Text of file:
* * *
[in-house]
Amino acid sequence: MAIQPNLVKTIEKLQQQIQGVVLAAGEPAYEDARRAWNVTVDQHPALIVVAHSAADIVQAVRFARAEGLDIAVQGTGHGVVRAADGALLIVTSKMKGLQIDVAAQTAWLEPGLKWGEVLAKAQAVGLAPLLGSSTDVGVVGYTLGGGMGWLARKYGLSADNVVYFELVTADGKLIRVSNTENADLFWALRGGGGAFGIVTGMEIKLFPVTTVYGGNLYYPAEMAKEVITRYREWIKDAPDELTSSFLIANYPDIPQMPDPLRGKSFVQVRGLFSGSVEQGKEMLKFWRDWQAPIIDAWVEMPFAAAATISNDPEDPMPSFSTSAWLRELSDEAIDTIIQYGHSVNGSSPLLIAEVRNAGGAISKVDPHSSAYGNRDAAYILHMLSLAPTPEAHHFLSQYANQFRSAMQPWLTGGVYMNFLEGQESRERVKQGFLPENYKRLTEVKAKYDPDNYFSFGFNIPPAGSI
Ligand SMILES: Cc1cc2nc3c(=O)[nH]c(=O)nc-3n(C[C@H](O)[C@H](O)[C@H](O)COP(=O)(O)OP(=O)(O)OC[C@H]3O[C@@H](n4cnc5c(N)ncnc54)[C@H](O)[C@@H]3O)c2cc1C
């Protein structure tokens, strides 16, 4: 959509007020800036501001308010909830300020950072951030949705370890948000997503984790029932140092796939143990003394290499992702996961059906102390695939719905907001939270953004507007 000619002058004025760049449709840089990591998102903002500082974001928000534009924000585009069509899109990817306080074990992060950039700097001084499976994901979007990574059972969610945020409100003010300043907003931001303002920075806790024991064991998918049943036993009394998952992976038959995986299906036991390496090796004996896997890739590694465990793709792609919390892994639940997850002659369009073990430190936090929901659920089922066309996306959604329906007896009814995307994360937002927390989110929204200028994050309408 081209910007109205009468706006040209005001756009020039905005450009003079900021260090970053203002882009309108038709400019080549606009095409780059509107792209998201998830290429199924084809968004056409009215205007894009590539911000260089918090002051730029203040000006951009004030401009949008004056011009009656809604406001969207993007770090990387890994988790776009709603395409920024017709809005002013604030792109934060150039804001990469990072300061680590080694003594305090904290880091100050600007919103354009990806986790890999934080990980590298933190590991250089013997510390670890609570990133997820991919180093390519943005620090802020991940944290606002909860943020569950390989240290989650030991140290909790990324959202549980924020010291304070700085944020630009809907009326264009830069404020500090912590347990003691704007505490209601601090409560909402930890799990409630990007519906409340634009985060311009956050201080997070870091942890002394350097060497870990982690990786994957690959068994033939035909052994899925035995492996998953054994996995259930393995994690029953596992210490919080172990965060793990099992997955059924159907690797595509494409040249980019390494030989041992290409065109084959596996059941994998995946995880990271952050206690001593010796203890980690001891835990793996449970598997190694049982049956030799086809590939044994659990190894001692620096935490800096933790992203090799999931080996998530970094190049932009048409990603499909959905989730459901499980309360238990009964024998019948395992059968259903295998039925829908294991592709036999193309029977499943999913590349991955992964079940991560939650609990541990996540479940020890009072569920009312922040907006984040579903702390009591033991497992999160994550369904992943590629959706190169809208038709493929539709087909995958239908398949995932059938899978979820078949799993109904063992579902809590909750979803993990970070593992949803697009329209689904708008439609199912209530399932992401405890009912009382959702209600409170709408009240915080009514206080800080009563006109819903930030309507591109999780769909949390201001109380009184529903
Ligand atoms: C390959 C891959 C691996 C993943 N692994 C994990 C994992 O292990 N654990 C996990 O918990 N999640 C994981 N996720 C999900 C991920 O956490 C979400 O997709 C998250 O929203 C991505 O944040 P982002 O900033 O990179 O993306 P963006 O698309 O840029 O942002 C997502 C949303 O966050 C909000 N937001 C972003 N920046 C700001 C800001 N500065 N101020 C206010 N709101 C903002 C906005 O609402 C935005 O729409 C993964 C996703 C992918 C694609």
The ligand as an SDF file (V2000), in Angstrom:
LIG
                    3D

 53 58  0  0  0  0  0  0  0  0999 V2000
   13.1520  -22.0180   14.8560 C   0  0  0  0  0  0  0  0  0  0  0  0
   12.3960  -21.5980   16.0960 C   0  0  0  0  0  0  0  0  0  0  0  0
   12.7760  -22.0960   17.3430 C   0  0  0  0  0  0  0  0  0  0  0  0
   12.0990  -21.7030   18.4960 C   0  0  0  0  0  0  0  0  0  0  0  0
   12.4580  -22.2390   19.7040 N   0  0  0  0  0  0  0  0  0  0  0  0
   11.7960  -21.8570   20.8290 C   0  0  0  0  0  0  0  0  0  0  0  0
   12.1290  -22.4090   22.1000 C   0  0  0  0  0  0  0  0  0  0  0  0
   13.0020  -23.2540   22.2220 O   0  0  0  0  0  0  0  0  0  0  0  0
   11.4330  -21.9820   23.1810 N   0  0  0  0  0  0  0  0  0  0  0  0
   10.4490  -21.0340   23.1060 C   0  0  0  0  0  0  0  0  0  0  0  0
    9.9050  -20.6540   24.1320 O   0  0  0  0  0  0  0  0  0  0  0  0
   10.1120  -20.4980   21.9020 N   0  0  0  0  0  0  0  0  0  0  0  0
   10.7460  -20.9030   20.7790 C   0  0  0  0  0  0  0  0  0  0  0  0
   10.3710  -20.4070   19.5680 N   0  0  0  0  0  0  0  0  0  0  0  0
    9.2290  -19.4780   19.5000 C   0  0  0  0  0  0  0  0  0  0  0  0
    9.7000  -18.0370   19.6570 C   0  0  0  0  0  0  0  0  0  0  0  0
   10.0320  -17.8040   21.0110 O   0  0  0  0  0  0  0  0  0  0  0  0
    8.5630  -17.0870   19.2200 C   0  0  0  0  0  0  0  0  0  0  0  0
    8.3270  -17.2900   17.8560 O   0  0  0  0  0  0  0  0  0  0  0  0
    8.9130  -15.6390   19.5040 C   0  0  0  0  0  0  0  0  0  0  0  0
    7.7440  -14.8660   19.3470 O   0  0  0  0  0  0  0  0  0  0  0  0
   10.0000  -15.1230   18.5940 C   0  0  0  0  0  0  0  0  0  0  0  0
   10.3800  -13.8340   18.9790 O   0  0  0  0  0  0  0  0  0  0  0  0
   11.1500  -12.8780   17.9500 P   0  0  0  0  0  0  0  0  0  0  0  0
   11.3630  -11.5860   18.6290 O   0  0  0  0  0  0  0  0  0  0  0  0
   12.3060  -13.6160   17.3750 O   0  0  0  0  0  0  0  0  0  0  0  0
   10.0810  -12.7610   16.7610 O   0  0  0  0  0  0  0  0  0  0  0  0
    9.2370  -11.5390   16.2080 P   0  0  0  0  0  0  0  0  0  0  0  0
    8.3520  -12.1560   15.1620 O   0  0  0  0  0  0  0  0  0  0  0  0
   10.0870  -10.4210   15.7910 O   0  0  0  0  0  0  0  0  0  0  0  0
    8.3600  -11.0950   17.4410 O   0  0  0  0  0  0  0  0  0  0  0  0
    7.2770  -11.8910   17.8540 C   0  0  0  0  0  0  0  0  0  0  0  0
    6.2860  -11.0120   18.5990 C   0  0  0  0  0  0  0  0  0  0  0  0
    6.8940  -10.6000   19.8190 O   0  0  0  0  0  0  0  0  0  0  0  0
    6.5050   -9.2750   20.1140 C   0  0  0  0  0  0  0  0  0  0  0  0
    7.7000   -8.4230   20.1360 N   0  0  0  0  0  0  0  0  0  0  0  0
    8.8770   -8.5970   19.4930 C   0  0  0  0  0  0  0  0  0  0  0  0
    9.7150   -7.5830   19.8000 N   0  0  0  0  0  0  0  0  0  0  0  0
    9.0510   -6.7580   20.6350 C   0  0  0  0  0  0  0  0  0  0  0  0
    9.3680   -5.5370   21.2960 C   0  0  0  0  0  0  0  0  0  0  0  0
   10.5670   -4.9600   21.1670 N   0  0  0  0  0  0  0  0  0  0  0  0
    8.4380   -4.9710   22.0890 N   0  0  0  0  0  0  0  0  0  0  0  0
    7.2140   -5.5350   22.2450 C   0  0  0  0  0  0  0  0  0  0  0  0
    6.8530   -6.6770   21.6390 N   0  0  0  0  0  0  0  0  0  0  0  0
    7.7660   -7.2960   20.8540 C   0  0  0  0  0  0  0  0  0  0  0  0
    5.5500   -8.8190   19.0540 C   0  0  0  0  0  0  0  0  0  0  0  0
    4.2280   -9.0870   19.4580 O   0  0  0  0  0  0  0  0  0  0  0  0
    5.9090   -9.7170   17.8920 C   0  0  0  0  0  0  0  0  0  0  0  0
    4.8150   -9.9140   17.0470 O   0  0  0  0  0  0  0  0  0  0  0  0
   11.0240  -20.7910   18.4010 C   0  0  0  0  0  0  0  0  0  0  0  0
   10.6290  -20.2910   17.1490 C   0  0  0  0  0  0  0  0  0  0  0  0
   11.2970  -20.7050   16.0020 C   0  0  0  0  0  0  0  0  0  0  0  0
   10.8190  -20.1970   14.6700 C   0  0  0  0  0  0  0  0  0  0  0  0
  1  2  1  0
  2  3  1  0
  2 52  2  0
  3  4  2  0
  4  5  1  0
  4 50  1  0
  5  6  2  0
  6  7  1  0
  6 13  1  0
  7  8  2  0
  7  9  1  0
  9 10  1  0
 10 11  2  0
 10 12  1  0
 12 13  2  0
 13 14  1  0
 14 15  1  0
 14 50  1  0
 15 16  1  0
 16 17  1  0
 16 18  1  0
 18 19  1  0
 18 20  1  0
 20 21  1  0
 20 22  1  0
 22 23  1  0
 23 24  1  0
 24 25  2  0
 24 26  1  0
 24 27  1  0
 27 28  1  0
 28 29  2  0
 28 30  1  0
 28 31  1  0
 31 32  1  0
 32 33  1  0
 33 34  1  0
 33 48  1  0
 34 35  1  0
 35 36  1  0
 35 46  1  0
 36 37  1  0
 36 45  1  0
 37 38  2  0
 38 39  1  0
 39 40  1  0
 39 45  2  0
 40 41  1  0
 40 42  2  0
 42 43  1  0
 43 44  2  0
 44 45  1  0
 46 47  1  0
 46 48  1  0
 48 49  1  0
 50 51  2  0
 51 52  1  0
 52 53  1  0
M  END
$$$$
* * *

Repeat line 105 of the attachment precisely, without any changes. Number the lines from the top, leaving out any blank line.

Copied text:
 36 45  1  0